HeLa cells were transfected with siRNAs as described above. Following the siRNA treatment for 72 h, cells were starved for methionine for 30 min at 37°C in DMEM starvation medium (DMEM lacking methionine and supplemented with 1 mM sodium pyruvate, 0.25 mM HEPES [pH 7.3], and 2 mM l-glutamine). Cells were then exchanged into starvation medium supplemented with [35S]methionine at 10 μl/ml (0.1 mCi/ml) and labeled for 10 min at 37°C. Cells were washed three times with cold 1× PBS, scraped into 1× PBS, and pelleted at 2,000 rpm for 5 min at 4°C. The cell pellet was lysed in a nuclear isolation buffer (250 mM sucrose, 1 mM CaCl2, 2 mM MgCl2, 1% Triton X-100, 10 mM Tris-HCl [pH 8], and 2 mM phenylmethylsulfonyl fluoride) for 60 min on ice. Nuclei were pelleted at 5,000 rpm for 5 min at 4°C. The nuclear pellet was resuspended in 0.4 N HCl and incubated on ice for 30 min. Nuclear samples were centrifuged at 15,000 rpm for 15 min at 4°C and acid-soluble proteins precipitated in 20% trichloroacetic acid at −20°C overnight. Samples were then centrifuged at 15,000 rpm for 30 min at 4°C. Protein pellets were washed three times with cold acetone, dried, and resuspended in sample buffer for SDS-PAGE analysis and autoradiography.
Our initial experiments had defined a 15-aa region of xSLBP1 (aa 68 to 83) required for translation and demonstrated that the amino-terminal 68 aa and C-terminal 57 aa were not essential for translation (24). Using an MS2-SLBP fusion protein, Gorgoni and coworkers demonstrated that aa 1 to 127 fused to MS2 had the same stimulatory activity on histone mRNA translation as the full-length protein (7). We had not tested whether there might also be a role for aa 83 to 126, located between the translation activation region and the start of the RBD. We created mutants in SLBP to address whether this region also plays a role in translation using Xenopus oocytes.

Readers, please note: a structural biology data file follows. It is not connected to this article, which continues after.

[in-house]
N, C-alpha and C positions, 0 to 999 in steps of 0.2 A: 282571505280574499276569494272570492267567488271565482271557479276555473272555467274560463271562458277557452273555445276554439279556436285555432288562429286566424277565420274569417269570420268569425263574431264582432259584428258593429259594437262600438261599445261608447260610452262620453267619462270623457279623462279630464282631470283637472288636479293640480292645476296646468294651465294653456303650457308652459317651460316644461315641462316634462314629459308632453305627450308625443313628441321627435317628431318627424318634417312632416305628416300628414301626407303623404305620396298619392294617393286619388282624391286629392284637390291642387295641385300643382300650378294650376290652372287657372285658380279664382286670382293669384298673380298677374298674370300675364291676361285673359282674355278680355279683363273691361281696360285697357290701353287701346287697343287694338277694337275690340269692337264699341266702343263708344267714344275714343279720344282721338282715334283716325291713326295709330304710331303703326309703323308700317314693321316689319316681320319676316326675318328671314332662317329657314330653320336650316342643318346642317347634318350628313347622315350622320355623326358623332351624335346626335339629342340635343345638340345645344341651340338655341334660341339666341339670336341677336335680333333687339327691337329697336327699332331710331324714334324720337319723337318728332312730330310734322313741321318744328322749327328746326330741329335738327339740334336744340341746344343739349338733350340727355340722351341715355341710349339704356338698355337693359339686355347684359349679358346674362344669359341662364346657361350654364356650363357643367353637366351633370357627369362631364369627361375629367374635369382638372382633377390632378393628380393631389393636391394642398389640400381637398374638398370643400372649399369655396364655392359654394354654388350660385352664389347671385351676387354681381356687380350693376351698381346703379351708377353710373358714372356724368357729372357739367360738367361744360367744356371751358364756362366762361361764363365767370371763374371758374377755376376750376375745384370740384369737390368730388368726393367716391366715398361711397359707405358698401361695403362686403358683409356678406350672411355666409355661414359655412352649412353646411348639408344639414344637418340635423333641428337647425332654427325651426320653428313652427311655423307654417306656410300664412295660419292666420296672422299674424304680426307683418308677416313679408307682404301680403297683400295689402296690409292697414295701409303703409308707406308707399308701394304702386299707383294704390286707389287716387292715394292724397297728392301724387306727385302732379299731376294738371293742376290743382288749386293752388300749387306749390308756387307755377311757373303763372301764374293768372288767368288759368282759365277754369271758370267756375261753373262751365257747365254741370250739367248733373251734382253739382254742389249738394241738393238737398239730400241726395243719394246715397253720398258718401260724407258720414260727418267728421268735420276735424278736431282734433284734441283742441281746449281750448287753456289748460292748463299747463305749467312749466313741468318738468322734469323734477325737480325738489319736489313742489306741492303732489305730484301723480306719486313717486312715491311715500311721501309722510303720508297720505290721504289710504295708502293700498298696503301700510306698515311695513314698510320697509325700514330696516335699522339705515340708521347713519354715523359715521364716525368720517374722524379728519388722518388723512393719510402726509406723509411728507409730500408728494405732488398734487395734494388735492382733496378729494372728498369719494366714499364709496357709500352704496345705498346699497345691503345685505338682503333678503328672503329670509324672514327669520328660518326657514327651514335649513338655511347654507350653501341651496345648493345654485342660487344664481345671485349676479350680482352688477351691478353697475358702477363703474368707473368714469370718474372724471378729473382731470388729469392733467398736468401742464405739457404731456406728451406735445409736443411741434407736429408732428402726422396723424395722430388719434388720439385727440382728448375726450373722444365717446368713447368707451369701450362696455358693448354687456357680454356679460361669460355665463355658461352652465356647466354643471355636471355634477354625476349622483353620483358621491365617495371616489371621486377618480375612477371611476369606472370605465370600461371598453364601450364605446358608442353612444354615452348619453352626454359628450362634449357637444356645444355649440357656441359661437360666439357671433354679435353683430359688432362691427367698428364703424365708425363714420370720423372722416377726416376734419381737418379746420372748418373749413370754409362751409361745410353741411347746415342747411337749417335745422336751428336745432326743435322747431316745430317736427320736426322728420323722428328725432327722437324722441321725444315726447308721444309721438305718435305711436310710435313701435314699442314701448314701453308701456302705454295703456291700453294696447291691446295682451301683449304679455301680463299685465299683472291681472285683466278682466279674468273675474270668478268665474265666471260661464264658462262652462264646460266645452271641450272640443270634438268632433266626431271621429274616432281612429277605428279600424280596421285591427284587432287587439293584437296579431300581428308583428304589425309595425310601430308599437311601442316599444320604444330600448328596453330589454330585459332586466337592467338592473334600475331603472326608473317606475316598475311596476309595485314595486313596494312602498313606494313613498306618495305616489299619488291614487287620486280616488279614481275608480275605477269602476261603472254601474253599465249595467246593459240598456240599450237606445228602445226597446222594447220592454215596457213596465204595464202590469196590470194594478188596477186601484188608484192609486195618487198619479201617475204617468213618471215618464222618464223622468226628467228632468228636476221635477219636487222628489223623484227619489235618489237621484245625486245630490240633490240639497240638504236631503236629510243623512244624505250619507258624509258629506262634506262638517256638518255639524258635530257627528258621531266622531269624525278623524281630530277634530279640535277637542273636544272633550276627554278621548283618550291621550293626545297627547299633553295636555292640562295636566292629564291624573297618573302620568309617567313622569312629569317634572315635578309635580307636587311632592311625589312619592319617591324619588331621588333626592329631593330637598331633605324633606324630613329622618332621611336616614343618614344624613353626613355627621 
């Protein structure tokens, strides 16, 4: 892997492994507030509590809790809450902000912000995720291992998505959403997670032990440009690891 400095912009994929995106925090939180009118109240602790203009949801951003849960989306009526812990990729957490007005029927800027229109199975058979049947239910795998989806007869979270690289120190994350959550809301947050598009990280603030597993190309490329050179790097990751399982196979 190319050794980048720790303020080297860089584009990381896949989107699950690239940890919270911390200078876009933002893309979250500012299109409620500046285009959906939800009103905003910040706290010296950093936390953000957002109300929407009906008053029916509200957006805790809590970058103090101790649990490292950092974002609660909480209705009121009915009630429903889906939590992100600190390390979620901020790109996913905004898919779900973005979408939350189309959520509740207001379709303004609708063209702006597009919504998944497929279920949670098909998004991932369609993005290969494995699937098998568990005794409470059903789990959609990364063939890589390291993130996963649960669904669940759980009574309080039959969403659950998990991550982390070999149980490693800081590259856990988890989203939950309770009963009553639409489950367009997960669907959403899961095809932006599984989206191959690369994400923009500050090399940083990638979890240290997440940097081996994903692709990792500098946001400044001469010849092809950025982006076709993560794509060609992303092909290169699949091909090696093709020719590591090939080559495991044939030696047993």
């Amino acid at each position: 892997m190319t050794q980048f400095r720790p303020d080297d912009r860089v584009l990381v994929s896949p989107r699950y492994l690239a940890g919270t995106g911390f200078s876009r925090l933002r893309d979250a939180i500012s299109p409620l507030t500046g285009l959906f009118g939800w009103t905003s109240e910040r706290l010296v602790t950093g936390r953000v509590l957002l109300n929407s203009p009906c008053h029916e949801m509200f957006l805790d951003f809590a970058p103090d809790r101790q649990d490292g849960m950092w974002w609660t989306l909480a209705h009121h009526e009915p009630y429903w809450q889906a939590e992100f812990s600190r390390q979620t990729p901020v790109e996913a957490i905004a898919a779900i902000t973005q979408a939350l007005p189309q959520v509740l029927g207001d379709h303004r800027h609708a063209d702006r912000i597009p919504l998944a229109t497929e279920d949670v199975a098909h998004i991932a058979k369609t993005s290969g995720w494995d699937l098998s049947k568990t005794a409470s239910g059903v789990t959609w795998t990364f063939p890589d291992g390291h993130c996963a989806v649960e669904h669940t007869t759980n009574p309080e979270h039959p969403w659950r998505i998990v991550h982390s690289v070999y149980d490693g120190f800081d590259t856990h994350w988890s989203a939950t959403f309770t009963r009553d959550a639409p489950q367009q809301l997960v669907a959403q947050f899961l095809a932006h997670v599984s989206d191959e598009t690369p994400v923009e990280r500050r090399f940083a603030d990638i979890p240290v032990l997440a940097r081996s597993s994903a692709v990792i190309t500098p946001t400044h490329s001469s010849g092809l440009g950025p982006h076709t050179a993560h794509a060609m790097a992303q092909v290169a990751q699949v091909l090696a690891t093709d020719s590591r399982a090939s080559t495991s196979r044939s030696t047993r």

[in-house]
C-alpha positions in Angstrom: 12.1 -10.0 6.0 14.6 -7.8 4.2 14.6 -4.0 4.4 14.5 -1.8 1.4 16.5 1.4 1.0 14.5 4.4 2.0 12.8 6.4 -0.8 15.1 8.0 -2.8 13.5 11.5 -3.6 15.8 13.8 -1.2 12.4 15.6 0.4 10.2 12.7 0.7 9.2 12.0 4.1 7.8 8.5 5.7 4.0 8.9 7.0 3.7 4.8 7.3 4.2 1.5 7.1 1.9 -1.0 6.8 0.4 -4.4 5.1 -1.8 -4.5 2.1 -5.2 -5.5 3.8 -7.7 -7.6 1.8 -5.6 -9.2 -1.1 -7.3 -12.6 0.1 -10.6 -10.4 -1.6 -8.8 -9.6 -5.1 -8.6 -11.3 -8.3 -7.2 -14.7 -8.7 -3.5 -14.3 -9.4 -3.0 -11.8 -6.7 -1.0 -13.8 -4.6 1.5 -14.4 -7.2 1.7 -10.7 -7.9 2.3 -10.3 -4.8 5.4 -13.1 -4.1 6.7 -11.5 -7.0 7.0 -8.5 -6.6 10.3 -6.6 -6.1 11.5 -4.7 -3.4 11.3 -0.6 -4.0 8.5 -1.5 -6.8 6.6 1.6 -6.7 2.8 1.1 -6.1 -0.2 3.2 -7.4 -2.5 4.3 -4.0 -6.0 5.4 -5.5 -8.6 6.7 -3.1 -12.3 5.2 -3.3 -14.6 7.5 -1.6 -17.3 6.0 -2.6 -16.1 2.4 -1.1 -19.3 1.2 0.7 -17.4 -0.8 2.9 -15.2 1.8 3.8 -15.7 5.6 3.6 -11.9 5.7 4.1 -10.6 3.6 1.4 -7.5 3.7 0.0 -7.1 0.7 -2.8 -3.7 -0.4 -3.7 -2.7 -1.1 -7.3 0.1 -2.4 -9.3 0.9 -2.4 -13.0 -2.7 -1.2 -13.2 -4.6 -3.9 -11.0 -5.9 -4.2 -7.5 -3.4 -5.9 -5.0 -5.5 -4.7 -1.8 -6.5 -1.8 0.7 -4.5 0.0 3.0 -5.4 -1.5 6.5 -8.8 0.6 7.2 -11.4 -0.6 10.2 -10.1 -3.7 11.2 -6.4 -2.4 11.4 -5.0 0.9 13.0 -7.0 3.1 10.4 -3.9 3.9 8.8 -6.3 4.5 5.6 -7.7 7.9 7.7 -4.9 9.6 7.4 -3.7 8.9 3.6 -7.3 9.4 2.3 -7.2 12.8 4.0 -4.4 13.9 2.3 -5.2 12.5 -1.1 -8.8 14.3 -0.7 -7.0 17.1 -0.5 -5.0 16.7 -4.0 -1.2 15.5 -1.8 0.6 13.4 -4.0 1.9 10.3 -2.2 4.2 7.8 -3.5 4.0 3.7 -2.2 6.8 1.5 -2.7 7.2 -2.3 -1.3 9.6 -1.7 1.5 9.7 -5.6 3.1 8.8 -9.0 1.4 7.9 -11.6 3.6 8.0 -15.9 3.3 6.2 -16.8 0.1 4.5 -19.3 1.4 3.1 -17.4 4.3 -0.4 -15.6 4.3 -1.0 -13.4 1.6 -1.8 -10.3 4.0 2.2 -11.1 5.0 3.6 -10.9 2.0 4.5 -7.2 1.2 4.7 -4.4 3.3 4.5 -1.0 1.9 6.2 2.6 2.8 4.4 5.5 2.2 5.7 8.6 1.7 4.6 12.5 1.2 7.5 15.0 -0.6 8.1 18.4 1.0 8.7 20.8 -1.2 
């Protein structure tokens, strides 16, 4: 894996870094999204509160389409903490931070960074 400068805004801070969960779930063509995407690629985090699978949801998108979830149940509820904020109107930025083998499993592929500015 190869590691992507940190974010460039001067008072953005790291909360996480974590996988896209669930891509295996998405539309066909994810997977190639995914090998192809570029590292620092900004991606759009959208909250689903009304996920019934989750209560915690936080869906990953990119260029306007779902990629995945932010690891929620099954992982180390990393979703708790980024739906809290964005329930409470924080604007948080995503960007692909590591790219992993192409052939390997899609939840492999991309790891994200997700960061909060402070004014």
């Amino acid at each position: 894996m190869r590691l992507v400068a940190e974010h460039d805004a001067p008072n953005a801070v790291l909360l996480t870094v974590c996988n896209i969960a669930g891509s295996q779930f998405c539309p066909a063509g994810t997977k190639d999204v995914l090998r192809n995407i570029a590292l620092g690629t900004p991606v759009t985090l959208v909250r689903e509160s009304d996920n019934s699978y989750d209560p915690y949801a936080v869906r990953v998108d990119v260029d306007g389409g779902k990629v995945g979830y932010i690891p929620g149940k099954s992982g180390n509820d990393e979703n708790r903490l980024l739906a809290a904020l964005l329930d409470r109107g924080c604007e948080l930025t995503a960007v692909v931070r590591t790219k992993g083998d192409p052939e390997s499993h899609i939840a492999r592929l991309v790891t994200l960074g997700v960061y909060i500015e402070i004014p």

The assay used to measure the activity of the stem-loop reporters (24) is diagrammed in Fig. Fig.1A.1A. Control oocytes were injected with buffer or with mRNA encoding xSLBP2, which is inactive in translation. Briefly, oocytes were injected with synthetic capped mRNAs encoding the proteins of interest, incubated for 16 h to allow protein expression, and then injected with the reporter mRNAs, luciferase mRNAs ending in either a stem-loop (Luc-SL) or a tetraloop which does not bind SLBP (Luc-TL), or a poly(A) tail [Luc-poly(A)]. Sixteen hours later, the oocytes were harvested and the luciferase activity was measured. The activity of the Luc-TL was used as a control, and its activity was set at 1. The levels of the expressed proteins were determined by Western blotting. Note that there is some xSLBP1 in the oocyte, and thus oocytes injected with buffer show a small activation of translation of the Luc-SL reporter (24) (Fig. (Fig.1C1C).
To determine whether the region between the translation activation domain and the RBD of SLBP is required for translation, we created the SLBP mutants shown in Fig. Fig.1B.1B. We deleted the region between aa 112 and 126 (xSLBP1Δ112-126) and also that between 89 and 126 (xSLBP1Δ89-126). We replaced aa 1 to 88 of xSLBP2 with the same region of xSLBP1 (xSLBP1 1-89-xSLBP2), which resulted in a fusion protein that contained just the first 89 aa from xSLBP1. We then deleted the region between aa 89 and the RBD in this clone to give xSLBP2Δ89-126 (x1 1-89). To determine whether a specific sequence was required at positions 89 to 126, we replaced aa 89 to 126 of xSLBP1 with those from xSLBP2 [xSLBP1-(x2 89-126)].